John Greyson 88.
(photo credit: )
Canadian filmmaker John Greyson withdrew his documentary, Covered, from the Toronto International Film Festival on Friday, protesting the festival's programming highlighting Tel Aviv.
From September 10 to 19, the festival will screen 335 films from 64 countries. The focus on Tel Aviv is meant to celebrate the city's centennial.
"This feel[s] like a propaganda campaign," Greyson argued.
"This isn't the right year to celebrate Brand Israel or to demonstrate an ostrich-like indifference to the realities (cinematic and otherwise) of the region...," he wrote in a letter to the festival's organizers.
Greyson said that the festival had ignored the economic boycott campaign against Israel and consequentially, "has emphatically taken sides - and in the process, forced every filmmaker and audience member who opposes the occupation to cross a type of picket line."
Greyson argued for the existence of "an Israeli apartheid," writing, "Your TIFF [Toronto International Film Festival] program book may describe Tel Aviv as a 'vibrant, young city... of beaches, cafes and cultural ferment... that celebrates its diversity,' but it's also been called [by Canadian director Naomi Klein] 'a kind of alter-Gaza, the smiling face of Israeli apartheid.'"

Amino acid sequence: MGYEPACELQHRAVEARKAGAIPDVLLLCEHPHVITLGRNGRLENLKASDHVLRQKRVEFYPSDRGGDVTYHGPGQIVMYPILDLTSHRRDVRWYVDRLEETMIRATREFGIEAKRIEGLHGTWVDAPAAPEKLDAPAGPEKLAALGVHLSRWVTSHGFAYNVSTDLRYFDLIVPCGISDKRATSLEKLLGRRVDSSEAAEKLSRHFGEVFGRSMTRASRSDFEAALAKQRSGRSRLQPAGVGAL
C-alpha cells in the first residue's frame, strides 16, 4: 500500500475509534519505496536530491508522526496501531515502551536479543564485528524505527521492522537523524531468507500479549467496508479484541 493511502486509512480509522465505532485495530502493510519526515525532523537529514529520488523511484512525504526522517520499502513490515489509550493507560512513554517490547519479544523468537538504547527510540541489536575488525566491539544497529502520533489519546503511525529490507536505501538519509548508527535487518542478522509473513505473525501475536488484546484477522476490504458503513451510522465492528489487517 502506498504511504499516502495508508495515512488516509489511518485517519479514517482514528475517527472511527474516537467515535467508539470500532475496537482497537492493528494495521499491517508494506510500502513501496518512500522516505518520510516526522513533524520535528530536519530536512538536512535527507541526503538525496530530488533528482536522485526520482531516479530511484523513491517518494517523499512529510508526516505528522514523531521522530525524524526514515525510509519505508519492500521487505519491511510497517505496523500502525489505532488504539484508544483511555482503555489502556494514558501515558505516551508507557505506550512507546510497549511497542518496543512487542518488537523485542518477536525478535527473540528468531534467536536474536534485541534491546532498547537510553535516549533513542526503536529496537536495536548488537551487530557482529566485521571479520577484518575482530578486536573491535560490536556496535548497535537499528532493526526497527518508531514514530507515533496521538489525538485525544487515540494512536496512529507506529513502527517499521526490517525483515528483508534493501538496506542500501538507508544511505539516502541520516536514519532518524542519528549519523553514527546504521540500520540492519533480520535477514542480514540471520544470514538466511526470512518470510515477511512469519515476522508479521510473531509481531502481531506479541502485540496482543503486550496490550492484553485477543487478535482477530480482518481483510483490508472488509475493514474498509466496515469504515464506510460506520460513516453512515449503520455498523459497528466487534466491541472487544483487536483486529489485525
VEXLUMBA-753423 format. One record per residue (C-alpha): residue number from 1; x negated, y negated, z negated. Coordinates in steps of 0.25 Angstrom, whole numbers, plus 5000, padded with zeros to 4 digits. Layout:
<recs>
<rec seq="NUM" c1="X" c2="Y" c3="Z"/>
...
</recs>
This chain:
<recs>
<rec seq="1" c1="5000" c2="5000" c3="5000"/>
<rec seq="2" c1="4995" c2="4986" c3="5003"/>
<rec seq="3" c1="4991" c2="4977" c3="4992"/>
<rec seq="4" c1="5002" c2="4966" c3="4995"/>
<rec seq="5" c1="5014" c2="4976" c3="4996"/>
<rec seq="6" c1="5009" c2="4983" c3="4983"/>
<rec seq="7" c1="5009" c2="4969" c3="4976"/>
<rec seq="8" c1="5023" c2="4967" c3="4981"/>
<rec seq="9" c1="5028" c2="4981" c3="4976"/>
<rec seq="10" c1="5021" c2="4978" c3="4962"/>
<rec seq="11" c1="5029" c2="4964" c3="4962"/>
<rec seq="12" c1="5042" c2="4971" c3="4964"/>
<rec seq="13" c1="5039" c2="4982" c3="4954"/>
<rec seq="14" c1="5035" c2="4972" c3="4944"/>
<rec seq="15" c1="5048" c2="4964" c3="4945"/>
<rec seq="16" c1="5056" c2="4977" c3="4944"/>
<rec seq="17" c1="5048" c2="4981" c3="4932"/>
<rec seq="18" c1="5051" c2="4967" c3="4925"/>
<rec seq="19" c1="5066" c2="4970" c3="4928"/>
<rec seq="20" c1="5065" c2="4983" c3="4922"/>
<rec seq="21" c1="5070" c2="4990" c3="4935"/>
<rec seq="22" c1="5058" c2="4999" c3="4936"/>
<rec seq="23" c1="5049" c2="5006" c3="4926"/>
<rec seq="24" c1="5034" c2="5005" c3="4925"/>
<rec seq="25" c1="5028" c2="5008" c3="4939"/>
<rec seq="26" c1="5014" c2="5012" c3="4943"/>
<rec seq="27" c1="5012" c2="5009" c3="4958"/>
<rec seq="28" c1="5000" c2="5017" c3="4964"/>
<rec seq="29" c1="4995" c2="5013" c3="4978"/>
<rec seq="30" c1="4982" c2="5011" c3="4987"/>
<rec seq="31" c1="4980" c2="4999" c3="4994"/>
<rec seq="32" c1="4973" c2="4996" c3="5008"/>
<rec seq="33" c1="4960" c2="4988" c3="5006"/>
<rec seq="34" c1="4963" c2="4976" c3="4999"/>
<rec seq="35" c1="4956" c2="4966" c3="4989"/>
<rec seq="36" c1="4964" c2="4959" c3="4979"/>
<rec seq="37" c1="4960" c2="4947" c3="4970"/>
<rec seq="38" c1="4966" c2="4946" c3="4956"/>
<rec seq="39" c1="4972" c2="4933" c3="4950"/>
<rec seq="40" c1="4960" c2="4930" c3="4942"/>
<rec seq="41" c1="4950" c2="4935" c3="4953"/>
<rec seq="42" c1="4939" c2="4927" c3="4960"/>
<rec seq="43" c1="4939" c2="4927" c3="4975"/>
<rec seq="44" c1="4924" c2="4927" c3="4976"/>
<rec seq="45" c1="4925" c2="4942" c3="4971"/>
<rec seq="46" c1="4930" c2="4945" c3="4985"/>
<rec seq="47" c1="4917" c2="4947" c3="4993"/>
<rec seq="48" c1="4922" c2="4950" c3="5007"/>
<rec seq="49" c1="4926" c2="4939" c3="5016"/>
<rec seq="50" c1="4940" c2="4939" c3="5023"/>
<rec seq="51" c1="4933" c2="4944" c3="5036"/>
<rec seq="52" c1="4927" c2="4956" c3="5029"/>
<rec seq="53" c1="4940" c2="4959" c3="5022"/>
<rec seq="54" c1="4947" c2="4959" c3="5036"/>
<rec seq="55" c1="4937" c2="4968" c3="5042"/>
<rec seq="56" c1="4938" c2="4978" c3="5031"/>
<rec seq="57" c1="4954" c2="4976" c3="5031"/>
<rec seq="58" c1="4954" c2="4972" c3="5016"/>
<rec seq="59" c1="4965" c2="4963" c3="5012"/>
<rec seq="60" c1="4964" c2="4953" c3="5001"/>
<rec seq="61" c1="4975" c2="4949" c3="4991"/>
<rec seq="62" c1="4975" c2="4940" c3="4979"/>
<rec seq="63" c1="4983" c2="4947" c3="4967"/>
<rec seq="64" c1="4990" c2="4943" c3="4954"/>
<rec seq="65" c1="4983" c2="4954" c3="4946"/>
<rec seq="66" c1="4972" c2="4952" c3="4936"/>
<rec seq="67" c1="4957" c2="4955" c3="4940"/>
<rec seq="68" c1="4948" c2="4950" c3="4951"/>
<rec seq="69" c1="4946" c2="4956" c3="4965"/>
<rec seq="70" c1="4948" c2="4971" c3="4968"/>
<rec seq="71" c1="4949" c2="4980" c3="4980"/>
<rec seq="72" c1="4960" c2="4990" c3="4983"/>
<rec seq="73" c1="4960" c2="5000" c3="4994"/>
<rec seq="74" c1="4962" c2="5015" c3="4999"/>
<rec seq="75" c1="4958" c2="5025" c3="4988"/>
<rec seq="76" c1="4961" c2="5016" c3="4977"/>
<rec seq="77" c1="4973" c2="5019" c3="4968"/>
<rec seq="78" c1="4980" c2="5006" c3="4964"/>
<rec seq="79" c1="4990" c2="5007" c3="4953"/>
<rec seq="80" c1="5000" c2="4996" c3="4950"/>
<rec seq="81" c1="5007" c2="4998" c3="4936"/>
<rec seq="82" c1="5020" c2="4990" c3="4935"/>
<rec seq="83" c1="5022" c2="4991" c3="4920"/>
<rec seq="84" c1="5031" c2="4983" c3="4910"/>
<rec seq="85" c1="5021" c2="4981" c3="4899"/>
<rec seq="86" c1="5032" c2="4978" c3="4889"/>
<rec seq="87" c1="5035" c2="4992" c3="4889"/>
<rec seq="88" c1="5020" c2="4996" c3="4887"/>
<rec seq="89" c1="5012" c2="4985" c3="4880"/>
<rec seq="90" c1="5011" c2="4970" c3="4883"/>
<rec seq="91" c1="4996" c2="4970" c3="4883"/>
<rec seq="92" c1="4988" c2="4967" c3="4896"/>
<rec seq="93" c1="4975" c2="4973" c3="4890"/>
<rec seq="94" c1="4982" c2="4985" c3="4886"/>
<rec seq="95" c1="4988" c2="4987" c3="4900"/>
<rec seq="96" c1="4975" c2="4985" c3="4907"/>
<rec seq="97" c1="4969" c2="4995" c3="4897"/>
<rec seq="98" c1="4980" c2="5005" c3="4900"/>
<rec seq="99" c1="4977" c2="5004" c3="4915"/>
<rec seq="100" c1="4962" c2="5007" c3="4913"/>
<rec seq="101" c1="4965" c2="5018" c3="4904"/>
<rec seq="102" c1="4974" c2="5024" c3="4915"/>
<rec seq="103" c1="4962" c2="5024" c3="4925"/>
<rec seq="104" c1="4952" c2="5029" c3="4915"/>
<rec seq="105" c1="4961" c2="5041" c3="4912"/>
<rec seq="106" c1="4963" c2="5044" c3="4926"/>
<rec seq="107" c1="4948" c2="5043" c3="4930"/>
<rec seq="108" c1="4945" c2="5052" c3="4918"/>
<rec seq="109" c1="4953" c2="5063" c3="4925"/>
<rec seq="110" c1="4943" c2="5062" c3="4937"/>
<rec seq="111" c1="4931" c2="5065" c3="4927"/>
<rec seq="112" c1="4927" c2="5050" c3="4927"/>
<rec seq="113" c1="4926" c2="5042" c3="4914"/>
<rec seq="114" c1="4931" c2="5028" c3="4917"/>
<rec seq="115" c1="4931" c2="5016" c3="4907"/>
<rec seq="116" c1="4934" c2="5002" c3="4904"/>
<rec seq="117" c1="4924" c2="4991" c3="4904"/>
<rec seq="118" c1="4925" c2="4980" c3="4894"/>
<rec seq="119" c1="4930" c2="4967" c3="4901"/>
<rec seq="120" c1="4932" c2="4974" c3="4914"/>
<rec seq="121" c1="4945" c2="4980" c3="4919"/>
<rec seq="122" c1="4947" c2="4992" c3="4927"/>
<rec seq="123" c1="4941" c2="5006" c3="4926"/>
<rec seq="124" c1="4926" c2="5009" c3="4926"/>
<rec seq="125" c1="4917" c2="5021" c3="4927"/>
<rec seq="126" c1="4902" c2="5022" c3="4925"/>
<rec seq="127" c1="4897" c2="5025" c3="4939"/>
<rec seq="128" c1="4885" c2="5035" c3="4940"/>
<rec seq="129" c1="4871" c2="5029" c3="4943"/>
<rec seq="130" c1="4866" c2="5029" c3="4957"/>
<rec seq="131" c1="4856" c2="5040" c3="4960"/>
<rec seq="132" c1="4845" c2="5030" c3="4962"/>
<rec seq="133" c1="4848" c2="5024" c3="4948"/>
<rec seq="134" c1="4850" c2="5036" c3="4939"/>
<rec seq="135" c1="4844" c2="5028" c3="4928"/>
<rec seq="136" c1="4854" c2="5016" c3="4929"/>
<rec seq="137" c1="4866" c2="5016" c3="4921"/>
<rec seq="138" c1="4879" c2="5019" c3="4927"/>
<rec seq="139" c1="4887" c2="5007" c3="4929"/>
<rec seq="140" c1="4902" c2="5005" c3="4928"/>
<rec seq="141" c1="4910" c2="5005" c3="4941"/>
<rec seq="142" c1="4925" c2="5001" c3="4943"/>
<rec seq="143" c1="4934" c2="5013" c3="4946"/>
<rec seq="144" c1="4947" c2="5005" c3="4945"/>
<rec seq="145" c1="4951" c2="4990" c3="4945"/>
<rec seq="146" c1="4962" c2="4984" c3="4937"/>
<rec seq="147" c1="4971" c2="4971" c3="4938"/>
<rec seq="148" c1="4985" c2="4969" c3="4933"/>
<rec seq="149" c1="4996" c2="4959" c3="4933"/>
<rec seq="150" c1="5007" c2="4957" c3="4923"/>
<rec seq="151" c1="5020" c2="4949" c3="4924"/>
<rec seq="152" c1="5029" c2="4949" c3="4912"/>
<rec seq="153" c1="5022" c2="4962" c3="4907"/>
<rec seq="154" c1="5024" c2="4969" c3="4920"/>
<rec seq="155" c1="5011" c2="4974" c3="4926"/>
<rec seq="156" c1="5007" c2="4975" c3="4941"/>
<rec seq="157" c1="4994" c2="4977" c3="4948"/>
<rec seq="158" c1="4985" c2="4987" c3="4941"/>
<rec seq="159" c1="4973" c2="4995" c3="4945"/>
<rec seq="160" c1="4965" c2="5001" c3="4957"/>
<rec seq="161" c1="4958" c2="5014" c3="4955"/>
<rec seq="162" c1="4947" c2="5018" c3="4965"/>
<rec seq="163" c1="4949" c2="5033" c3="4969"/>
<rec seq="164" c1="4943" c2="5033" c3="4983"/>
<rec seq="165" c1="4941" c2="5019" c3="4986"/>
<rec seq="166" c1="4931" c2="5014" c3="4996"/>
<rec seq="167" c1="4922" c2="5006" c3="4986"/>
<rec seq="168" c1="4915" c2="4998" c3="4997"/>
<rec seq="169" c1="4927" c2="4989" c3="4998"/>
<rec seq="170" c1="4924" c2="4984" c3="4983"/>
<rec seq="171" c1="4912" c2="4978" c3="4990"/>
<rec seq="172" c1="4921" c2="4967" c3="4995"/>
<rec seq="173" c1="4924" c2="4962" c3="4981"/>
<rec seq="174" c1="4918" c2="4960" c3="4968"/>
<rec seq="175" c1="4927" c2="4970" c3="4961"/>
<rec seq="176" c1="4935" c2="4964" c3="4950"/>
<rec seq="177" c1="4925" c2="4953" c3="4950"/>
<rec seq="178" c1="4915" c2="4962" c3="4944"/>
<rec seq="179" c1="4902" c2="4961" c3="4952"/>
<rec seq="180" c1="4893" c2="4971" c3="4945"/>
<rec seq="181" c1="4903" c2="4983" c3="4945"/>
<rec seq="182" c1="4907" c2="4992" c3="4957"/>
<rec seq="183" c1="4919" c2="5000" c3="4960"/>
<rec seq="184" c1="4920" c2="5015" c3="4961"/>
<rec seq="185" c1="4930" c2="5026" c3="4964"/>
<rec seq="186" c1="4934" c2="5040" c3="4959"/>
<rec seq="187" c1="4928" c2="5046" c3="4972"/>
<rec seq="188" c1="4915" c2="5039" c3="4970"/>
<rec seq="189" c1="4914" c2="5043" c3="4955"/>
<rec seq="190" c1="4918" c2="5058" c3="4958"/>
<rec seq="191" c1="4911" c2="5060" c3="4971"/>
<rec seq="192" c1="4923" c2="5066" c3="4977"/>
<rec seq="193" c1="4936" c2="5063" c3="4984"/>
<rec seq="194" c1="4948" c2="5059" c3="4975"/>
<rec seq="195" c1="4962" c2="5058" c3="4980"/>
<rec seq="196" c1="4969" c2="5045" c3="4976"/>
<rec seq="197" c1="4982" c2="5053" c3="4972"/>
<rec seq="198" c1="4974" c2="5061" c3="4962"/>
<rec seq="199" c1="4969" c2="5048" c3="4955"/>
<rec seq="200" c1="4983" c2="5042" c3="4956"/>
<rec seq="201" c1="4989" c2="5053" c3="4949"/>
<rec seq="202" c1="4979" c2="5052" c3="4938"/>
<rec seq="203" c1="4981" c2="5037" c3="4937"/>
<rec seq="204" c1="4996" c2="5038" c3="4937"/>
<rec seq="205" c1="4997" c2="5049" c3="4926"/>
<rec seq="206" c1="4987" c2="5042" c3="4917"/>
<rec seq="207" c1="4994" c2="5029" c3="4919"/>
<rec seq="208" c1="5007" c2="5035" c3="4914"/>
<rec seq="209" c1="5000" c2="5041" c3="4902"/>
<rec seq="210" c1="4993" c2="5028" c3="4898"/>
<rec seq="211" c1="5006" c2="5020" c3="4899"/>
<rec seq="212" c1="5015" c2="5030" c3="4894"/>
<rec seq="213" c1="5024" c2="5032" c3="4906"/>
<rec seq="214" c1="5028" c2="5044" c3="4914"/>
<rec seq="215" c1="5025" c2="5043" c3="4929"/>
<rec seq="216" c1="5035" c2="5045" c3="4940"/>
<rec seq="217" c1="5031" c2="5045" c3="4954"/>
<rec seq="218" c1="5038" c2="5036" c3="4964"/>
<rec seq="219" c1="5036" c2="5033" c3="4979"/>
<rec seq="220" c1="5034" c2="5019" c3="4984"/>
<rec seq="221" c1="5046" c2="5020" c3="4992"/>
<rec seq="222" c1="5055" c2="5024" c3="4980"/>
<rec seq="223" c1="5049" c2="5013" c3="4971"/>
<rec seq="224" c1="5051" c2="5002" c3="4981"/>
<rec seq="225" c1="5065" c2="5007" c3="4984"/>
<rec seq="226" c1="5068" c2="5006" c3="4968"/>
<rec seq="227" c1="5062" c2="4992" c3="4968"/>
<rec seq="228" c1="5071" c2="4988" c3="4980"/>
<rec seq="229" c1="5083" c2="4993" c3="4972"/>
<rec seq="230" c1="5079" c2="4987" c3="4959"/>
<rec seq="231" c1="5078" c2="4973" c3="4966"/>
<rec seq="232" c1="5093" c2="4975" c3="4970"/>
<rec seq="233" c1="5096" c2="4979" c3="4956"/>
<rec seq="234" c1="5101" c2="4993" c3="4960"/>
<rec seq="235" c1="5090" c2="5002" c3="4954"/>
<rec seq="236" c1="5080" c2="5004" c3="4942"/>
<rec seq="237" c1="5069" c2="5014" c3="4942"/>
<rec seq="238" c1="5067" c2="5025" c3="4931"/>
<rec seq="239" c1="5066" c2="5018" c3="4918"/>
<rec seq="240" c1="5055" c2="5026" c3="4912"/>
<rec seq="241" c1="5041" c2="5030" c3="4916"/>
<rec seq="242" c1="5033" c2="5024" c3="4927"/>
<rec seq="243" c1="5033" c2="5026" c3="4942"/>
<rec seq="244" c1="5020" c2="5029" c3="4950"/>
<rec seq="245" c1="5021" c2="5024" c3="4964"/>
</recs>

Festival co-director Cameron Bailey was disappointed by Greyson's withdrawal but reaffirmed the purpose of the film festival.
"We designed this series to encourage debate, to start a conversation, to get people to talk about the city of Tel Aviv and their filmmakers," he said. "Any attempt to close off or limit the debate is to be regretted. We're about complete freedom of expression."
While Greyson clearly states that he is not against the chosen films or filmmakers, he is against the "smug business-as-usual aura" surrounding Tel Aviv.
Greyson's 15-minute film, Covered, focuses on the organizers and supporters of the 2008 Sarajevo Queer Festival, which was canceled due to violence.
He concluded his letter to the festival organizers by saying, "To stand in judgment of these ostriches before a TIFF audience, but to say nothing about this Tel Aviv spotlight - finally, I realized that that was a brand I couldn't stomach."
The Israeli Film Fund and Aryeh Mekel of the Foreign Ministry's Culture Department could not be reached for comment by press time.
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